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Riyadh’s Conditions for Diplomatic Relations with Israel

Will Israel make a deal or will it shun World Opinion and the International Court of Justice?

Riyadh's Conditions for Diplomatic Relations with Israel

Saudi Arabia has articulated its stance on establishing diplomatic relations with Israel, linking it to Israel’s recognition of a Palestinian state and the cessation of hostilities in Gaza. The Foreign Ministry in Riyadh emphasized its position, stating that formal ties with Israel hinge on the acknowledgment of an independent Palestinian state, delineated by the 1967 borders with East Jerusalem as its capital, and an end to Israeli military actions in the Gaza Strip.

The ministry’s announcement on Wednesday underscored the communication to the United States, detailing the prerequisites for any diplomatic engagement with Israel. The conditions set forth include the recognition of Palestinian statehood within the specified borders, the cessation of Israeli aggression in Gaza, and the withdrawal of Israeli forces from the territory.

Further elaborating on its stance, the Saudi government called upon the permanent members of the UN Security Council to accelerate the process of recognizing the Palestinian state. This move, Riyadh argues, is crucial for achieving a comprehensive and fair resolution to the conflict, ensuring peace for all parties involved.

“The Kingdom reiterates its call to the permanent members of the UN Security Council…to expedite the recognition of the Palestinian state,” the ministry asserted, highlighting the importance of such recognition in paving the way for a lasting peace.

The statement, however, leaves open whether Israel’s recognition of a Palestinian state is a precondition for Saudi Arabia’s diplomatic overtures.

The backdrop of these declarations includes discussions on Palestinian statehood by the United States, even as Israeli Prime Minister Benjamin Netanyahu remains opposed to the idea. Netanyahu maintains that Israel must retain complete security oversight over territories west of the Jordan River, encompassing areas designated as Palestinian under the 1967 agreements.

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The reference to the “1967 borders” is a nod to the territorial lines before the Six-Day War, suggesting a significant territorial reconfiguration that would see Israel withdrawing from the West Bank, Golan Heights, and East Jerusalem, and removing its settlers and security presence from these areas.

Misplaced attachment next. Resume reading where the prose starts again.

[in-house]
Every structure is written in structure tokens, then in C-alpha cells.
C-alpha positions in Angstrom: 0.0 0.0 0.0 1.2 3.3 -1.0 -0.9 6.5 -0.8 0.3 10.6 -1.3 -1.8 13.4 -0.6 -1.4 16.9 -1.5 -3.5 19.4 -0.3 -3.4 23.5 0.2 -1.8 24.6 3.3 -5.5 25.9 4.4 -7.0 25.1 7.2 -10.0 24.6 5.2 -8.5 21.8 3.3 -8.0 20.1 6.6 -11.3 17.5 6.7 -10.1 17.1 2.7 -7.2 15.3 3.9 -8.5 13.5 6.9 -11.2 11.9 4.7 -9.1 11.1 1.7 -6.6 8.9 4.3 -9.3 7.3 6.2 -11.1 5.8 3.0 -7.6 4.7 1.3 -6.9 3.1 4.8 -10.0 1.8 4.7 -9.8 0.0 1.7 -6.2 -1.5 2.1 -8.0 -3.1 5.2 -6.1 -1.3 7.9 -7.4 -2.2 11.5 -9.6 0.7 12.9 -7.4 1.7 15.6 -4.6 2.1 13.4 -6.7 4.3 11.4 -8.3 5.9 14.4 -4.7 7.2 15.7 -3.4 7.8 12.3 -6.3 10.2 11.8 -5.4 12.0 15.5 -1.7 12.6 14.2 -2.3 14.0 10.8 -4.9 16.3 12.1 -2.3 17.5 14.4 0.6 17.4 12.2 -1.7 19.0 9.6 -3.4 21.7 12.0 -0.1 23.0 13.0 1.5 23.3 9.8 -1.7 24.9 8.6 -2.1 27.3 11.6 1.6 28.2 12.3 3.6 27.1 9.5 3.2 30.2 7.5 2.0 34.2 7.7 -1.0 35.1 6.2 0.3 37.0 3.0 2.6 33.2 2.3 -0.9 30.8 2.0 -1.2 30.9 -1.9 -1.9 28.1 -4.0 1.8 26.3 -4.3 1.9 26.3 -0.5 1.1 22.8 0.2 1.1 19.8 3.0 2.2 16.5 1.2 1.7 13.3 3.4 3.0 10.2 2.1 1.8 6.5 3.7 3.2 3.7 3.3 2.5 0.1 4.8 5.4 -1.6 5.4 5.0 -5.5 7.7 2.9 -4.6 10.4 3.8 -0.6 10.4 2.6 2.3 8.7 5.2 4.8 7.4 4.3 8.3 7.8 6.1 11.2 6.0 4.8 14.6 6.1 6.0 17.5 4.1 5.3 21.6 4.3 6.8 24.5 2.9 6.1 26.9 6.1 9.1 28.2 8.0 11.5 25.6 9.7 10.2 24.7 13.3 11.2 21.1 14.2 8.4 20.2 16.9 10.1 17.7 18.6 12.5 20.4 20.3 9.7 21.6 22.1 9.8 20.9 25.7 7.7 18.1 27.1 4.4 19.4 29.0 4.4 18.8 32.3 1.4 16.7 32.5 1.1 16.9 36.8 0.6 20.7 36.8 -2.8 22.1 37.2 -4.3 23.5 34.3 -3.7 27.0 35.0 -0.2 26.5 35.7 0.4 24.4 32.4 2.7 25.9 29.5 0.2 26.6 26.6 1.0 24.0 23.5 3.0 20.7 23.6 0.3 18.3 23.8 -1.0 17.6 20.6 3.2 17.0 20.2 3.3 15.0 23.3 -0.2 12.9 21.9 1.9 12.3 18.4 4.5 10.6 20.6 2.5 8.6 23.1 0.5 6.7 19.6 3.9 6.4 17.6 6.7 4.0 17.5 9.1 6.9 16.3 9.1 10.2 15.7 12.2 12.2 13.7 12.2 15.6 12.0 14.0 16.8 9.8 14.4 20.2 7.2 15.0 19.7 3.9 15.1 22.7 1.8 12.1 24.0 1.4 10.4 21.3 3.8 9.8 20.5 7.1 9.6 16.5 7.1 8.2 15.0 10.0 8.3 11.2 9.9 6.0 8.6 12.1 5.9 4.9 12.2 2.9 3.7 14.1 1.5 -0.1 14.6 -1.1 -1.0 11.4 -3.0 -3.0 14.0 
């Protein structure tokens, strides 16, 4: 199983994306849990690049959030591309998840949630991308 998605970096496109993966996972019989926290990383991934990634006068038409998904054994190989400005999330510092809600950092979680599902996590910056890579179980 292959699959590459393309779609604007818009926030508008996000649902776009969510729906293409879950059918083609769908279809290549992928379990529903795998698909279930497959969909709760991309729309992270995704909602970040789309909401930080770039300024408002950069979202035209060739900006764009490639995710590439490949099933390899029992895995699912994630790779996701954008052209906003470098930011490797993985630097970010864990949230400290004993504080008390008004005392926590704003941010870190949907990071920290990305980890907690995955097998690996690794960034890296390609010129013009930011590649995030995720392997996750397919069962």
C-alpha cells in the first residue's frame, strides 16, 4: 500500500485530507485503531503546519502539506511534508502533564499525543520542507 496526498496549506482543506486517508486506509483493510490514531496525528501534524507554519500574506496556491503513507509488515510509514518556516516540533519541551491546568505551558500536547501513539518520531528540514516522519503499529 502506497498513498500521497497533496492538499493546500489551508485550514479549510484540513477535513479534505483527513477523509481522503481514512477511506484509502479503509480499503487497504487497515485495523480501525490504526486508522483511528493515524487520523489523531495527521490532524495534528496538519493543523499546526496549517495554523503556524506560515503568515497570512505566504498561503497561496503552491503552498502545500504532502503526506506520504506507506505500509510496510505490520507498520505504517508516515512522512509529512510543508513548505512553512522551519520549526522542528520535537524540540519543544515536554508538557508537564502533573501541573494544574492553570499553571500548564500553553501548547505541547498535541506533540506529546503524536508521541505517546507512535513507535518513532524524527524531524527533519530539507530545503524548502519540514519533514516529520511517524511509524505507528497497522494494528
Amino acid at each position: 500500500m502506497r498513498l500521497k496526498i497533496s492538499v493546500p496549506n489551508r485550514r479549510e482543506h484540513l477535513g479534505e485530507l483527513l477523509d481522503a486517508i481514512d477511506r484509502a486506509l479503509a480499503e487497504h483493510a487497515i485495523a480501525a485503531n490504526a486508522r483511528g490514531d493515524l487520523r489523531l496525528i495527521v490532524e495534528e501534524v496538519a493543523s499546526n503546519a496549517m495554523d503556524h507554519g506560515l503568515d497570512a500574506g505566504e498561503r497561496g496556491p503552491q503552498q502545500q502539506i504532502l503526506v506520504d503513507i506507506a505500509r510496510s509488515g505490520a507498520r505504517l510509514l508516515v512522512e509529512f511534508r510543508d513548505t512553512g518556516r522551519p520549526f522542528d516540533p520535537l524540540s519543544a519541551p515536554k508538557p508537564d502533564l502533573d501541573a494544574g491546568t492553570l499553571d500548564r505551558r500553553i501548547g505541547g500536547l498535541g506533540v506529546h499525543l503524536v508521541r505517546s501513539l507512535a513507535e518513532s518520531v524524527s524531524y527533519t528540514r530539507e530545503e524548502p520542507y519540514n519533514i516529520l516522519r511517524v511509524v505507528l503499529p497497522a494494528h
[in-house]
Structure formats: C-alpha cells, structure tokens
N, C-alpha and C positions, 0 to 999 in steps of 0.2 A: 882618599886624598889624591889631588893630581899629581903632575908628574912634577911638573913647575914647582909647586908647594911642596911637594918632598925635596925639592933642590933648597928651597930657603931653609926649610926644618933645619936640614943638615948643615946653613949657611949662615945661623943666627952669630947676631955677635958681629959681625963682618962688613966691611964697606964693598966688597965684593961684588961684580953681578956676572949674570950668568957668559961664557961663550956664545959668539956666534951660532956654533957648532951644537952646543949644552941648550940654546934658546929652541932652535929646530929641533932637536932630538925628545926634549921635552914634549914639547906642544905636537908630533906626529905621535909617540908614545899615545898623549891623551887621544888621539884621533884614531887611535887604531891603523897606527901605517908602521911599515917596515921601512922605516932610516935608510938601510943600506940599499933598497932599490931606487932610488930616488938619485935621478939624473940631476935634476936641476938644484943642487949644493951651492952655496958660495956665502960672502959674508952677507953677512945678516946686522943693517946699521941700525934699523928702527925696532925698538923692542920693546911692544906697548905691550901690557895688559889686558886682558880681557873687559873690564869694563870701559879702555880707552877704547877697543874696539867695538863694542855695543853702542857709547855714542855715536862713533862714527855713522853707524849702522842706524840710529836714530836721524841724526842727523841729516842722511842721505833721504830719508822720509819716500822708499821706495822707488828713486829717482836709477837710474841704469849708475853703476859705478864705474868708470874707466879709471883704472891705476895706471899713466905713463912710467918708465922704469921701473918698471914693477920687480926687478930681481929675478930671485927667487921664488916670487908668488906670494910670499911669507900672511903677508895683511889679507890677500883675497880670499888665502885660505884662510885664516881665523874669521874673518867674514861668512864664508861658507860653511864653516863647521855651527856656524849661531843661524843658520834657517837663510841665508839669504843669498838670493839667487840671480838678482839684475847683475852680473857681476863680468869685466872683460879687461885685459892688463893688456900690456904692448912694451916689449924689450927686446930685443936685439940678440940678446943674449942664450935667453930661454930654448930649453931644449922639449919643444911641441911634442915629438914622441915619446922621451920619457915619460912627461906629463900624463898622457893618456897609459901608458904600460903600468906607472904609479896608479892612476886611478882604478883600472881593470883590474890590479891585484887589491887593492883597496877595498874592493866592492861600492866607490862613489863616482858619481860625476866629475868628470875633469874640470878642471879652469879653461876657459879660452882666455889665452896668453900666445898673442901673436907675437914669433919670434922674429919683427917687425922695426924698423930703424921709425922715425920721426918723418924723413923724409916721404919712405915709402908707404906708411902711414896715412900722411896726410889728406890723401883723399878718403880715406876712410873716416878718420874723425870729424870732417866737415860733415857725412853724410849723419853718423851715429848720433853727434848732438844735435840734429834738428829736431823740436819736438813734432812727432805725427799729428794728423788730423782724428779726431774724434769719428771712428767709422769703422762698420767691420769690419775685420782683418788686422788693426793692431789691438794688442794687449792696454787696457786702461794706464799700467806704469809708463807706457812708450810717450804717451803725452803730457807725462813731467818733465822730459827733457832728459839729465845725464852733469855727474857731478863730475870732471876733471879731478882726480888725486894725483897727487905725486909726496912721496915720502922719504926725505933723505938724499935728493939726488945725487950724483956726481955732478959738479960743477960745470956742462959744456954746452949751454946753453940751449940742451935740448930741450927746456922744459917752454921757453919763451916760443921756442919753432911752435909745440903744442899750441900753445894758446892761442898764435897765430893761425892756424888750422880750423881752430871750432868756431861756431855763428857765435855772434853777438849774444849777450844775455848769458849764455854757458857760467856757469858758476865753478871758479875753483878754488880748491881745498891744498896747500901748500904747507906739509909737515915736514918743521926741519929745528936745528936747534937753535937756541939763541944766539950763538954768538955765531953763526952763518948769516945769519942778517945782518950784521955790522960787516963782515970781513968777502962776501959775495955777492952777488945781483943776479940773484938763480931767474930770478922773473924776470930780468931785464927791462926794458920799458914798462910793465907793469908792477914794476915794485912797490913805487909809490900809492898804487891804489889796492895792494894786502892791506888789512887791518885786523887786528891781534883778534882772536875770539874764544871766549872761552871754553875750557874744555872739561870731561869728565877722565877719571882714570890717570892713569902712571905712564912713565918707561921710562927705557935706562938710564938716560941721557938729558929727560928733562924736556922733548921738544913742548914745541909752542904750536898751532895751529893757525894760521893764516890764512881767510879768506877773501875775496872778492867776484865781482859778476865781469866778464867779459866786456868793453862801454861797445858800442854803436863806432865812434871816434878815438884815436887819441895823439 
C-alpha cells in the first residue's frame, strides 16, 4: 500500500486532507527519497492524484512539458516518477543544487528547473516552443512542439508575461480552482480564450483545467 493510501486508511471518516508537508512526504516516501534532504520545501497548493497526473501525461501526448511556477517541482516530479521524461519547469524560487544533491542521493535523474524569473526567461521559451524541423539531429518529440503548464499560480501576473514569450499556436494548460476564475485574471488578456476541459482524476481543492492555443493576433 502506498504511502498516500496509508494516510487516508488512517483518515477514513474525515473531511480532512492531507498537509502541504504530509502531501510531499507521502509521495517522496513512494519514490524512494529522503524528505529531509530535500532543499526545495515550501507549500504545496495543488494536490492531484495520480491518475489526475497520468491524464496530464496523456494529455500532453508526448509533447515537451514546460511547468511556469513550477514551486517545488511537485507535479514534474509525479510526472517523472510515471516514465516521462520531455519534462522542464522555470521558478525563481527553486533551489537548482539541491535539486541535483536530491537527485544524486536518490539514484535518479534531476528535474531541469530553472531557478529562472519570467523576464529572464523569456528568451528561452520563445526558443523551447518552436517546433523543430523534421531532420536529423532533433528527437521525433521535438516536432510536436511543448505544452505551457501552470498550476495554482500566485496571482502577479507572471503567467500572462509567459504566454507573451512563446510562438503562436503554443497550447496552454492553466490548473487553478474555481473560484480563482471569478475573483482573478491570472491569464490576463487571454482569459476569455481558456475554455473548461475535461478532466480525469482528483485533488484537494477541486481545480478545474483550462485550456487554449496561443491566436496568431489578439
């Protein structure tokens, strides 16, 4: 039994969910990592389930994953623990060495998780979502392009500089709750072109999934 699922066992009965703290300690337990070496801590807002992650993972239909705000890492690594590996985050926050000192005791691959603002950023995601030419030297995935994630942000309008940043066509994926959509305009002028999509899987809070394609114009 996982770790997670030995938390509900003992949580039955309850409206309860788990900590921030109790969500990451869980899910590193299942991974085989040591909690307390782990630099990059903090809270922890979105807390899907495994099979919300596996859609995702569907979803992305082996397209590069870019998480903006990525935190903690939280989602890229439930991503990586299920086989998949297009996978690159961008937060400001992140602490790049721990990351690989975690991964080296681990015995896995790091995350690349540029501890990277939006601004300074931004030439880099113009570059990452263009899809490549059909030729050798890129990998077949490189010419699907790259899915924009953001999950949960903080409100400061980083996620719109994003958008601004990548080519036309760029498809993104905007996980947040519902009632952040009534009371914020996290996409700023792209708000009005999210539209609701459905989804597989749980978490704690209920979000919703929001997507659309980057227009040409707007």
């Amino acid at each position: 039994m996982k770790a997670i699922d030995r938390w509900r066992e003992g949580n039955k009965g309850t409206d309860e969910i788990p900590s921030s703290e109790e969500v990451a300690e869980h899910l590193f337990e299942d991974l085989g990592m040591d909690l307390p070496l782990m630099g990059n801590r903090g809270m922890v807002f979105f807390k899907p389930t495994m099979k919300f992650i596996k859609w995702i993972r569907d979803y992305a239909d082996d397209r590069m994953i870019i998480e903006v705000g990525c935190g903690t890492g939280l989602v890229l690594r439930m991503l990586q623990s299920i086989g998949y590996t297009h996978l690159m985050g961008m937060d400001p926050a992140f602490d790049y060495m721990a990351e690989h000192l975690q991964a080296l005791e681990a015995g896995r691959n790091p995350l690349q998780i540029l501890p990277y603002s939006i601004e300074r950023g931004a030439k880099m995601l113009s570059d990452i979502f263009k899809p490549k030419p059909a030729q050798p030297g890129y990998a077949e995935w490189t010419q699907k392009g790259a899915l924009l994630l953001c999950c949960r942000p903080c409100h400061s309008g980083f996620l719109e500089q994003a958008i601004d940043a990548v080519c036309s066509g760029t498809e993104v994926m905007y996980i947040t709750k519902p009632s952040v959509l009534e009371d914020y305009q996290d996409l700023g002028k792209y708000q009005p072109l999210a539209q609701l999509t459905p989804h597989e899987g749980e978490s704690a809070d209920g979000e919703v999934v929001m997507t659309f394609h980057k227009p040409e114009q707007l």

This Saudi position was made public following comments by White House National Security Council spokesman John Kirby, who noted ongoing discussions between Saudi Arabia and Israel towards normalization, with positive feedback from both nations.

Despite the momentum towards normalization seen in the Abraham Accords of 2020, with Bahrain and the United Arab Emirates establishing ties with Israel, Saudi Arabia has remained cautious, particularly in light of recent tensions in the region. The potential for a normalization deal with Israel was significantly affected by the Israel-Hamas conflict in October, leading to a pause in negotiations by Saudi Arabia in response to the Israeli military’s actions in Gaza.

During a recent meeting in Riyadh between US Secretary of State Antony Blinken and Saudi Crown Prince Mohammed bin Salman, discussions focused on the Gaza situation. Although the meeting’s official summary did not explicitly mention Palestinian statehood, it highlighted talks on achieving a durable solution to the crisis that ensures peace and security for both Israelis and Palestinians.

This stance by Saudi Arabia underscores the complexities of Middle Eastern diplomacy and the pivotal role of the Palestinian statehood issue in regional relations. Riyadh’s conditions reflect a broader regional and international call for a resolution that addresses the root causes of the conflict, aiming for a peace that benefits all parties involved.

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Written by tarryn

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